Because China’s borders were tightly controlled in the pre-normalization era, few Chinese could legally travel to Hong Kong — or anywhere else. Illegal immigrants were more numerous, however, especially in the aftermath of the Great Famine of the early 1960s and again during the height of Red Guard violence in the Cultural Revolution, but since these illegals, some of whom had risked their lives to get across the border, faced mandatory deportation if apprehended by the British authorities, they usually kept a very low profile once they arrived in Hong Kong. Apart from Father LaDany and his local guanxi network, only a tiny handful of Westerners enjoyed ready access to these illegal immigrants.
Periodically, Chinese refugees would find their way to the University Services Center, attracted by the hourly rate of HK$20 (about US$4) for an interview with resident scholars, a rather generous sum by Chinese standards. Inevitably, the lure of easy pocket money in exchange for a bit of conversation attracted a number of imposters, who sometimes cooked up ingenious tales for the benefit of their credulous interviewers. On those rather infrequent occasions when an émigré proved both authentic and knowledgeable, the center’s scholars would compete among themselves to hire him as a research assistant. … …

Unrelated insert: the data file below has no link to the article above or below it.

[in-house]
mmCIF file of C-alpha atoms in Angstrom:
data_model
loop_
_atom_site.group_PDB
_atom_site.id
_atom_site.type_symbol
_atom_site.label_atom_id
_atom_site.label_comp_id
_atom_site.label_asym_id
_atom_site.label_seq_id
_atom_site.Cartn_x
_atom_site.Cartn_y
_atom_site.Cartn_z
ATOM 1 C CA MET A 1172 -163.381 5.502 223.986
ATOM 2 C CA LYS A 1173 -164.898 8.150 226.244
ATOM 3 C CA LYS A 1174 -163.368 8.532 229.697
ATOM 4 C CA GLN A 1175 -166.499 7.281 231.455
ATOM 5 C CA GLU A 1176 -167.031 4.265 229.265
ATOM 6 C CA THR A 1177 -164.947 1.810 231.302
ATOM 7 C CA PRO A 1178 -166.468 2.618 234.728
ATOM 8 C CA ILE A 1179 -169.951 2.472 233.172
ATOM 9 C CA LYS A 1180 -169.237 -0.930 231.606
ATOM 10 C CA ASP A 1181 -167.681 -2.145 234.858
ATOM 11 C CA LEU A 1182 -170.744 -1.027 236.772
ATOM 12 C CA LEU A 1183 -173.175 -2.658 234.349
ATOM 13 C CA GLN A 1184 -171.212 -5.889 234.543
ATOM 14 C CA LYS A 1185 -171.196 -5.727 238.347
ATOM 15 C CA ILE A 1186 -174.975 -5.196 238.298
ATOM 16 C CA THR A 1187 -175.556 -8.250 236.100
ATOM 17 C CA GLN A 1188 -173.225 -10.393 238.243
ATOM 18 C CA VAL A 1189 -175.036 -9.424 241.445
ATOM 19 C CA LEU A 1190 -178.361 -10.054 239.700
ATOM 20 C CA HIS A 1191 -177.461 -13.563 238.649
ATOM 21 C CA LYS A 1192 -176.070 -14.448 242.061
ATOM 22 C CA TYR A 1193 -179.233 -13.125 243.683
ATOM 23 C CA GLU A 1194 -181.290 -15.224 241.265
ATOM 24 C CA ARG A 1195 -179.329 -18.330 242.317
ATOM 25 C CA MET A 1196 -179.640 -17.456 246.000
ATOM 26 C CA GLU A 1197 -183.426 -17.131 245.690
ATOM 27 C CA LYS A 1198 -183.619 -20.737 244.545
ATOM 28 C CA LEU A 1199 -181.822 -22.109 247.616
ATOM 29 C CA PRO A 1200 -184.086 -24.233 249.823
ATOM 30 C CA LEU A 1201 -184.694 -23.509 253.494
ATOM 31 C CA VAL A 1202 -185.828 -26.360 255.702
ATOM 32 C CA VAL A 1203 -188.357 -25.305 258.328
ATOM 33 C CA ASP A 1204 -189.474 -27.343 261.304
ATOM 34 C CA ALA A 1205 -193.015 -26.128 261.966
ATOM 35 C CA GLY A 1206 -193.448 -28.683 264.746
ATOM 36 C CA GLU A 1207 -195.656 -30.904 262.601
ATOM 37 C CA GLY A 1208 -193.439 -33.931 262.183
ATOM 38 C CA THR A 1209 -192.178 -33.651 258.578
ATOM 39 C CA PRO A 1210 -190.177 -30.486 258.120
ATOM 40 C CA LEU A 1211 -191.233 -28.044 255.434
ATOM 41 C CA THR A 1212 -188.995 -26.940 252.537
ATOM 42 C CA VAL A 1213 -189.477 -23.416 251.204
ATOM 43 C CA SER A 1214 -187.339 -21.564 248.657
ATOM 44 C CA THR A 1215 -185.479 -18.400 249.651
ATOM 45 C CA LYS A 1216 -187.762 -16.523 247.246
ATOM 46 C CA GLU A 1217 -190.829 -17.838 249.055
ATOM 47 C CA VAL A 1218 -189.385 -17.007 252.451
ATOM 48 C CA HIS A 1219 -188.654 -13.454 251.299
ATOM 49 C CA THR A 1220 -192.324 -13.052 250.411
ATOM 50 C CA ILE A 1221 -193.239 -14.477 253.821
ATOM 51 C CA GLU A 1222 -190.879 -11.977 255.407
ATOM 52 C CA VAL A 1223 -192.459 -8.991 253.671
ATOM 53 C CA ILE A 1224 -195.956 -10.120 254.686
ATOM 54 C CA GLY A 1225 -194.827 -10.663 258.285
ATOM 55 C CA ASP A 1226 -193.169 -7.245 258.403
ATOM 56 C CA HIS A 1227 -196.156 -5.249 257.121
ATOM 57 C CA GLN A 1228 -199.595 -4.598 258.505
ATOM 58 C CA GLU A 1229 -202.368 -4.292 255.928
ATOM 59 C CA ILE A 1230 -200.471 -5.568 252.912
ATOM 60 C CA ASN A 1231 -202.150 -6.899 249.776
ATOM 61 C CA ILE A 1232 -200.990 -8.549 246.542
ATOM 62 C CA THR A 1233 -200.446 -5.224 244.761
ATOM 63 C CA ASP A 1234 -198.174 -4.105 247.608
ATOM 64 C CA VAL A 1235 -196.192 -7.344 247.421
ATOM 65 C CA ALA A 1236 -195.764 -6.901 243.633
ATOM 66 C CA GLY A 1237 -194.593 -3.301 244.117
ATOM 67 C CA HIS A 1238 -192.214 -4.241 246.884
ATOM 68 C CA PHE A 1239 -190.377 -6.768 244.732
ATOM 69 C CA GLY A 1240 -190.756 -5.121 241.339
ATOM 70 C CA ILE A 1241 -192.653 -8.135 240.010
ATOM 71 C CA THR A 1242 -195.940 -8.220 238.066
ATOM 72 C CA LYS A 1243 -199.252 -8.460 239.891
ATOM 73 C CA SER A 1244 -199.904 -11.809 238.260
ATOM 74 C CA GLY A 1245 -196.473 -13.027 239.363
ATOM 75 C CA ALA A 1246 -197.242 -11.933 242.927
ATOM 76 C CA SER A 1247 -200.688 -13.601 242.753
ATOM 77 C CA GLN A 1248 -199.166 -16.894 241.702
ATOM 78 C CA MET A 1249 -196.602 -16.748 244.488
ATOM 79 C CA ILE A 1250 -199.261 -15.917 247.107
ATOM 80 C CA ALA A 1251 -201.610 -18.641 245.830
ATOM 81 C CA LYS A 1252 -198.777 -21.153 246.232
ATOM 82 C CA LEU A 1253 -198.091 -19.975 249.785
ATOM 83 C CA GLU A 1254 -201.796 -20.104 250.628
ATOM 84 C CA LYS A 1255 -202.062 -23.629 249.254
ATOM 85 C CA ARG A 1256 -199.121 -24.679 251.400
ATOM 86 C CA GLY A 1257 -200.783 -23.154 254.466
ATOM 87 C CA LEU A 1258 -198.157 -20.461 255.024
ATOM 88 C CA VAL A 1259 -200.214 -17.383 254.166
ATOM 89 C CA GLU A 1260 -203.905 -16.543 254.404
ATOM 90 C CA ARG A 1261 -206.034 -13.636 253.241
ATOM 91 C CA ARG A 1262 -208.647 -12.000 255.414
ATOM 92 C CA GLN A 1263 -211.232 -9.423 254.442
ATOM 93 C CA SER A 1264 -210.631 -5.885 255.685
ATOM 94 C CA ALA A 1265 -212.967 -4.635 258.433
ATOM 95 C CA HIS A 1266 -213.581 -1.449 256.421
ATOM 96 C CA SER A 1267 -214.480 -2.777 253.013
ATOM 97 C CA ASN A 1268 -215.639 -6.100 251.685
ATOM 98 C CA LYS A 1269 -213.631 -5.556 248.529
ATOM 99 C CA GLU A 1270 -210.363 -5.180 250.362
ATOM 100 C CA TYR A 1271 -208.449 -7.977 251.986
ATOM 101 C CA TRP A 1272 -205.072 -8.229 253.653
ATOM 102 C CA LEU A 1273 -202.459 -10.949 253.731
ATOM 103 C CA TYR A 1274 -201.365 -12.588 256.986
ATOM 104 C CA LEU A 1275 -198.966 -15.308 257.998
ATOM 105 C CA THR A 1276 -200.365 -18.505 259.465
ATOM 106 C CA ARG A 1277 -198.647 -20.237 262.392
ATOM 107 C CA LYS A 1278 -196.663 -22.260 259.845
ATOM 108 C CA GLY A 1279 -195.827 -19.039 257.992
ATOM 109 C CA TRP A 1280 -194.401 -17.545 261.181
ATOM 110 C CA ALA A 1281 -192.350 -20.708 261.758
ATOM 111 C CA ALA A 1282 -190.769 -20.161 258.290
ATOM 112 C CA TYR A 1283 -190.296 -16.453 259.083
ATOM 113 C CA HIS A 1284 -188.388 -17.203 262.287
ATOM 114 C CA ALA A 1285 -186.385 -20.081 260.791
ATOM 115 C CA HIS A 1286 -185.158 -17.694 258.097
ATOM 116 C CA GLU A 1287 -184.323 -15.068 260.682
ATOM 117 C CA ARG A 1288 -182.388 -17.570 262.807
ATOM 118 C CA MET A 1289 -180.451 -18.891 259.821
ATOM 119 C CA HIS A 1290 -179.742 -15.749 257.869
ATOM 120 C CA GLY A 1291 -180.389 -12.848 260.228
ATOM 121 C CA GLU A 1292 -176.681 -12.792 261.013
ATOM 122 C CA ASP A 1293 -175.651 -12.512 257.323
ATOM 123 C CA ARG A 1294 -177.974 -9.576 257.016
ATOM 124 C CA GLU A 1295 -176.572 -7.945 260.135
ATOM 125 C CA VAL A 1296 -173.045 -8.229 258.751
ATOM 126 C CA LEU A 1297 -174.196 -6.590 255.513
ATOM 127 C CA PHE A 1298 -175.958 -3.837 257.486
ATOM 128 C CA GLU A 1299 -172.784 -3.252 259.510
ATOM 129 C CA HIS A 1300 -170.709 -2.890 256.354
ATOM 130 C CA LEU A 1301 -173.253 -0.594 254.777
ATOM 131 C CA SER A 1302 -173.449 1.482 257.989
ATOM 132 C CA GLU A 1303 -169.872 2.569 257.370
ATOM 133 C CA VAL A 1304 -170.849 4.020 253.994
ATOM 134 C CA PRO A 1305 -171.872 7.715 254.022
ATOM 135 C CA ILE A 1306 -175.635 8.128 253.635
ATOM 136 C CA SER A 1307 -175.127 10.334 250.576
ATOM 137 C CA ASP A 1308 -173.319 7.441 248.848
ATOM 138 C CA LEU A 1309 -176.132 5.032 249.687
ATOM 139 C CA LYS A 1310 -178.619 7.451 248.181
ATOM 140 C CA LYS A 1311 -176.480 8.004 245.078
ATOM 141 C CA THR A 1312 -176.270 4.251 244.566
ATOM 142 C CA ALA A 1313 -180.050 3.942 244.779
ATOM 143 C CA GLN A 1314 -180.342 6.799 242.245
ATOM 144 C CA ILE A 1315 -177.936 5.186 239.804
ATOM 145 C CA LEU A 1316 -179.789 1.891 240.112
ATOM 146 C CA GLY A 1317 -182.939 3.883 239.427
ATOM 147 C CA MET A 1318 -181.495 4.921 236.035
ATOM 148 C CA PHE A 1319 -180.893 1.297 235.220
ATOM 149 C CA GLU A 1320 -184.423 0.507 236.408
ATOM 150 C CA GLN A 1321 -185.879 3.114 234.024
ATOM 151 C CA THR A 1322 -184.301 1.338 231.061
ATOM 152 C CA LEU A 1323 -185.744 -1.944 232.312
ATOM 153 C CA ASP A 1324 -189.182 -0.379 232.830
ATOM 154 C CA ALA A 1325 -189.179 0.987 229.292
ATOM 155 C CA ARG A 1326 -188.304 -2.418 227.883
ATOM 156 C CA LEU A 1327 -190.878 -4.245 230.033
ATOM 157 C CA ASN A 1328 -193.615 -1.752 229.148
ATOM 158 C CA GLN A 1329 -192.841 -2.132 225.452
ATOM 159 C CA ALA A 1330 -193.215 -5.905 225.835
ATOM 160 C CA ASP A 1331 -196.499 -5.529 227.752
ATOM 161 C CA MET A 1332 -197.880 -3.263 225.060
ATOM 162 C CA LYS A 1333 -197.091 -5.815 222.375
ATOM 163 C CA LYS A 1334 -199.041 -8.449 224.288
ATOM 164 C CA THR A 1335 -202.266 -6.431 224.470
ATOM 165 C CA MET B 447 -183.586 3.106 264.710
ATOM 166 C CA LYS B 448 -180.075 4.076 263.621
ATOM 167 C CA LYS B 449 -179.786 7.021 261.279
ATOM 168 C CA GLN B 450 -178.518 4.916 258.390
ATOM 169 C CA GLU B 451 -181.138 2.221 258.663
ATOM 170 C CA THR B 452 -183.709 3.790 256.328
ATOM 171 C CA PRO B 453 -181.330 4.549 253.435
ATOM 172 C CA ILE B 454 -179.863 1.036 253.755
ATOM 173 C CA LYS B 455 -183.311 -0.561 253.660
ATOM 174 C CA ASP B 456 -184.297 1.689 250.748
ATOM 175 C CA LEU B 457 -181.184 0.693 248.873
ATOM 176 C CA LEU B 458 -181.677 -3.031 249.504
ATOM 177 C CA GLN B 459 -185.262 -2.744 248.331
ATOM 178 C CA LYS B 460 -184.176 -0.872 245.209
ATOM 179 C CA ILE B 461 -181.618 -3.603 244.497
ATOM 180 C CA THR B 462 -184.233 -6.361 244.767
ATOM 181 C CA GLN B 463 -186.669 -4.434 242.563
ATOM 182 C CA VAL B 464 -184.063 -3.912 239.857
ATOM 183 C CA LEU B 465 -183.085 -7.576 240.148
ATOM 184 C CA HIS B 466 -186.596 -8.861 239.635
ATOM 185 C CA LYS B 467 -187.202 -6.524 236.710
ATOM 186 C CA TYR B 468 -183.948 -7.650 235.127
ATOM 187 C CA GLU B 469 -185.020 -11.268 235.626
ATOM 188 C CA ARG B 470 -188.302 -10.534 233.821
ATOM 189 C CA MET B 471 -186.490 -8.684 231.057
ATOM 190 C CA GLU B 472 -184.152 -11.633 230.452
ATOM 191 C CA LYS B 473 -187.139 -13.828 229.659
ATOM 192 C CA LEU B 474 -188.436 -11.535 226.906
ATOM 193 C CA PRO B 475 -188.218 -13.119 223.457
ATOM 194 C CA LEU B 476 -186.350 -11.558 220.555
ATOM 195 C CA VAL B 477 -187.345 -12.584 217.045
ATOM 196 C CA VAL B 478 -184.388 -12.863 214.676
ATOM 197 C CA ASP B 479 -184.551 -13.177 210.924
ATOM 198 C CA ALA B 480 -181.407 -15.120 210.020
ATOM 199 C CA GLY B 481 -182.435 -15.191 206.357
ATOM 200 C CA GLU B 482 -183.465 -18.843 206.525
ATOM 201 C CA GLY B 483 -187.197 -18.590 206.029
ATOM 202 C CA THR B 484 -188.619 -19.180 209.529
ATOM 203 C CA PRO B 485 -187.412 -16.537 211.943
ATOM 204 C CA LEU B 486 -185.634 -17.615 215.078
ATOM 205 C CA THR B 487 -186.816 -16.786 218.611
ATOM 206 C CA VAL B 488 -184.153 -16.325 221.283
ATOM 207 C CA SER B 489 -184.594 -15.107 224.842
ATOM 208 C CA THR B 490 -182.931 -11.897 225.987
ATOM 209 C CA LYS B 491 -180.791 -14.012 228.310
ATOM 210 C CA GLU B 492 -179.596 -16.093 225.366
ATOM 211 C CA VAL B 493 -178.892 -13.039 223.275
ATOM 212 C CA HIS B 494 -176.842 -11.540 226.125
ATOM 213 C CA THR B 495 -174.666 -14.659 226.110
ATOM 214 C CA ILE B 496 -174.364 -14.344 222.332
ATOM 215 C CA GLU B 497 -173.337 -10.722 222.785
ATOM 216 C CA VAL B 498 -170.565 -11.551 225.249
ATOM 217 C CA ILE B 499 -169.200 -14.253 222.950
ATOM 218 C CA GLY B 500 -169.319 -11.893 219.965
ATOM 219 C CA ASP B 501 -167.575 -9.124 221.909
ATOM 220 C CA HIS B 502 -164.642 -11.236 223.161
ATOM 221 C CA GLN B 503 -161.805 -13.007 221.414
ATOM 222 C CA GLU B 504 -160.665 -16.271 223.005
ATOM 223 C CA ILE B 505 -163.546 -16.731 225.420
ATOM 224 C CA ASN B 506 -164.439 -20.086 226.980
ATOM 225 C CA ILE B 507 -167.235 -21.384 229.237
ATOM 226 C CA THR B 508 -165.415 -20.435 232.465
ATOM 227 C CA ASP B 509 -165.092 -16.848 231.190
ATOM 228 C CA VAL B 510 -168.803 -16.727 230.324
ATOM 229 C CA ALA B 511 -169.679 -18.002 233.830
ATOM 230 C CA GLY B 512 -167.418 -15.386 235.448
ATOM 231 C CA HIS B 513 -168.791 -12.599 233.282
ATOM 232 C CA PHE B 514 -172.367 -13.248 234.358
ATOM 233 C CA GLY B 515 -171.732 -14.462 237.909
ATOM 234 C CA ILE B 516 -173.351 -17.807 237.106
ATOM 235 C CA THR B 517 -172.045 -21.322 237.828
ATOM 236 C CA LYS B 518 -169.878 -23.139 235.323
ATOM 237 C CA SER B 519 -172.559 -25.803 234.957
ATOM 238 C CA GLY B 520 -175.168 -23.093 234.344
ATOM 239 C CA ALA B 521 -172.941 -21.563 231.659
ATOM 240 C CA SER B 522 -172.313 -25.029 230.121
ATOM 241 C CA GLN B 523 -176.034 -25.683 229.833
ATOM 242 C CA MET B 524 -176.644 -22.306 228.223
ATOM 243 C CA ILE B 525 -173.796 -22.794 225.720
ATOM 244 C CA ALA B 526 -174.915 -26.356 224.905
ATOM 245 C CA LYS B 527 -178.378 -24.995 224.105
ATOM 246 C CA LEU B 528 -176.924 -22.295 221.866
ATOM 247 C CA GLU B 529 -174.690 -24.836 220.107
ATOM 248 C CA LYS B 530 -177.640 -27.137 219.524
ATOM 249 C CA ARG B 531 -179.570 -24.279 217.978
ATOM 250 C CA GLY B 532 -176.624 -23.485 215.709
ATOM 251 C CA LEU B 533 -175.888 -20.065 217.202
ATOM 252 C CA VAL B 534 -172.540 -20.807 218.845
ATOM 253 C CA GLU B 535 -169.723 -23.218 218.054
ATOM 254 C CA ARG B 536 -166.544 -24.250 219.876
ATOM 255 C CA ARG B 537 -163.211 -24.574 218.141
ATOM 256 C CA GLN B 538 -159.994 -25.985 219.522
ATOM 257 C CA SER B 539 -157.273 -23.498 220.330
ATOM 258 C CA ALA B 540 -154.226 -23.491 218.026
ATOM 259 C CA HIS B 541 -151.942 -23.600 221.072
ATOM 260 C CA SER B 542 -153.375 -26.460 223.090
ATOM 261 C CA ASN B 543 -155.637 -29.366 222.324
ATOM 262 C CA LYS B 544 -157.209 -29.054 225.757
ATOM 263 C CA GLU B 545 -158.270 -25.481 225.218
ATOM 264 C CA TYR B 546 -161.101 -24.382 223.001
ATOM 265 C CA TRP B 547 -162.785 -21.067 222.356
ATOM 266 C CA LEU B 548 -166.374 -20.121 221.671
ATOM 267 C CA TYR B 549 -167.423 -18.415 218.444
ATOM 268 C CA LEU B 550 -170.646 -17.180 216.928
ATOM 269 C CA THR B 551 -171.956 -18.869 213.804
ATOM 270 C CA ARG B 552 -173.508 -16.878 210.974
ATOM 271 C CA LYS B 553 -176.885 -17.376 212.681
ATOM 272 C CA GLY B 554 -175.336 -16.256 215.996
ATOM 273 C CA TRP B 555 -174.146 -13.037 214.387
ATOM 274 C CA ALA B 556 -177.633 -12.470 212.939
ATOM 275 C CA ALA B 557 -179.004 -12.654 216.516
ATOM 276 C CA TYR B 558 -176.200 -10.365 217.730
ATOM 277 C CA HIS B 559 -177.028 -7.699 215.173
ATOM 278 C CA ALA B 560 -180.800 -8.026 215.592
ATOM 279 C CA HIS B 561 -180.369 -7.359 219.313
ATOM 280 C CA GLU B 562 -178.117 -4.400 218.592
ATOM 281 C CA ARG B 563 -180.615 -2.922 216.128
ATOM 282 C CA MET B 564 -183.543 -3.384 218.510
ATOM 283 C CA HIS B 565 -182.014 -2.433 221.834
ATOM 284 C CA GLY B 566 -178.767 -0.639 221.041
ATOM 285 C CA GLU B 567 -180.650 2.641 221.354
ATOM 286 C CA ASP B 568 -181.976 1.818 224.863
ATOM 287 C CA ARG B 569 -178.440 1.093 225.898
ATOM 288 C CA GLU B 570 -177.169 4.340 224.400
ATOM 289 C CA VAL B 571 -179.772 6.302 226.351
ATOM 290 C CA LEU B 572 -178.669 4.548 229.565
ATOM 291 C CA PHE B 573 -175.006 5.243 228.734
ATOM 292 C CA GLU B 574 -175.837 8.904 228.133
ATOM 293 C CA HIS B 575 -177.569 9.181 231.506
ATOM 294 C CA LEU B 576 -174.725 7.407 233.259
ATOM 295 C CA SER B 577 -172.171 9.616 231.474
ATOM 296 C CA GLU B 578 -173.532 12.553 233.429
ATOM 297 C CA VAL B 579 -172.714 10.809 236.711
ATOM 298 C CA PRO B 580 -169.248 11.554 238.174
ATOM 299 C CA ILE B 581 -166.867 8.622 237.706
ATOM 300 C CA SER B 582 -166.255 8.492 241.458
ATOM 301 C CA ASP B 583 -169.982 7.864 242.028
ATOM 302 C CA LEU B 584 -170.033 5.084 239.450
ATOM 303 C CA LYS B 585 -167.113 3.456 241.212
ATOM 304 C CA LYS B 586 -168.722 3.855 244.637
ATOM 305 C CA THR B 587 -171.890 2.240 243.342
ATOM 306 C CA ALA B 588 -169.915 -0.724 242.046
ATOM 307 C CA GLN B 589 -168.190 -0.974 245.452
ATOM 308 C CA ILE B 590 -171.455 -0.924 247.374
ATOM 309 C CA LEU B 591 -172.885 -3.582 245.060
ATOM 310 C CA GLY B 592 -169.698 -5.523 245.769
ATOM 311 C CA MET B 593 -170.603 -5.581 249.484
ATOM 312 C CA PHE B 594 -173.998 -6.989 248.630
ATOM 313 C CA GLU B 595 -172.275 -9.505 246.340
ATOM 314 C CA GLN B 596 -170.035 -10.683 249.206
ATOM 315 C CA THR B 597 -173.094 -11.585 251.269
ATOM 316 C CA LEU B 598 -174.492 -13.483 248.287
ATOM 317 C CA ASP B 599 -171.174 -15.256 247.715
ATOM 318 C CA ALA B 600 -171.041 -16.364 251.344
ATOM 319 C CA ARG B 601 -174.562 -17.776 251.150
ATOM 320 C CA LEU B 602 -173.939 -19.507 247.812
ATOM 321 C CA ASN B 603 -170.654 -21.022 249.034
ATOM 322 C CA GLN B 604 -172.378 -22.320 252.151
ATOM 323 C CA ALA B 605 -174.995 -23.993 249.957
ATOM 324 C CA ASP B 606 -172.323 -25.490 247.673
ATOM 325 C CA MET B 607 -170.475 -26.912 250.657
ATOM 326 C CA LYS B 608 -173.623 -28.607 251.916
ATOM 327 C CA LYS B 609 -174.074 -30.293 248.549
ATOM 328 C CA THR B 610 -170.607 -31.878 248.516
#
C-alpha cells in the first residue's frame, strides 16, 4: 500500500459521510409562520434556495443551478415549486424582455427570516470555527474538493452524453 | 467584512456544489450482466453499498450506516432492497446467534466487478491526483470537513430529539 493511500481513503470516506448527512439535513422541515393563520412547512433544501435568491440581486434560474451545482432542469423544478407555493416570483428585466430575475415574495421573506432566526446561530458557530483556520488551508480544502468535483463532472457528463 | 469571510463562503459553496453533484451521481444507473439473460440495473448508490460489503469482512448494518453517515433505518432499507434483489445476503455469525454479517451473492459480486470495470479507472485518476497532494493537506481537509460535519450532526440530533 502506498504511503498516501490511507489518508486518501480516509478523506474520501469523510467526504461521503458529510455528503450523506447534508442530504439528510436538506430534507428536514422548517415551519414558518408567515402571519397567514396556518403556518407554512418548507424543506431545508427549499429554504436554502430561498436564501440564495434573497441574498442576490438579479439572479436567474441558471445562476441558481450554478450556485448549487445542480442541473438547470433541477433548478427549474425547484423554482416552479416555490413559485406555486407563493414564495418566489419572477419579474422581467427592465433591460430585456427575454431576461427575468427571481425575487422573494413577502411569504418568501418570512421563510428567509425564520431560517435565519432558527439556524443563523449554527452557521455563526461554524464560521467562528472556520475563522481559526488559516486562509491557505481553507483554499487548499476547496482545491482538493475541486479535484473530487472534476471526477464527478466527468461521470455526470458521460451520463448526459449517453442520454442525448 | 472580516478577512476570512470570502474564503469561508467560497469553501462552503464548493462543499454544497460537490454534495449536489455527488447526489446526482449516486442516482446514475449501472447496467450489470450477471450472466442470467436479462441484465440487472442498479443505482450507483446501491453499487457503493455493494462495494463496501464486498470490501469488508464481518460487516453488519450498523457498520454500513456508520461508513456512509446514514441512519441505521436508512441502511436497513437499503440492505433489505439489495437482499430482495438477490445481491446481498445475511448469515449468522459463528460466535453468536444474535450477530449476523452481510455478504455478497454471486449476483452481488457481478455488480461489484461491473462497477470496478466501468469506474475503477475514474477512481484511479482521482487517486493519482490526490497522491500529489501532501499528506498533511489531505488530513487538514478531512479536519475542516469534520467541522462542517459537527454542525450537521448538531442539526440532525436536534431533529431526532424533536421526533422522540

In their efforts to comprehend the political and social consequences of China’s rapidly changing developmental landscape, the post-Tiananmen generation of U.S. China scholars armed themselves with a broad array of new research techniques and methodologies. Game theory, rational-choice analysis, econometrics, statistical and formal modeling — most of them borrowed from the “dismal science” of economics — became the China watcher’s essential tools of the trade. With field research opportunities in China expanding once again in the aftermath of Deng Xiaoping’s globalization-embracing southern tour of 1992, U.S. graduate students gained ready access to mountains of Chinese statistical data and to a wide variety of field research sites inside China, where they could test their theories, conduct in-depth interviews, and refine their analytical models in a relatively rigorous manner. Unlike the Peking Toms of my generation, who relied on library research, a handful of refugee informants of dubious reliability, and improvised, seat-of-the-pants research methods, China watchers of the current generation have at their fingertips a full and sophisticated arsenal of methodological weaponry. And the rapid development of the Internet has brought with it instant access to an extraordinary array of searchable information, including digitized links to the full texts of thousands of Chinese newspapers and journals.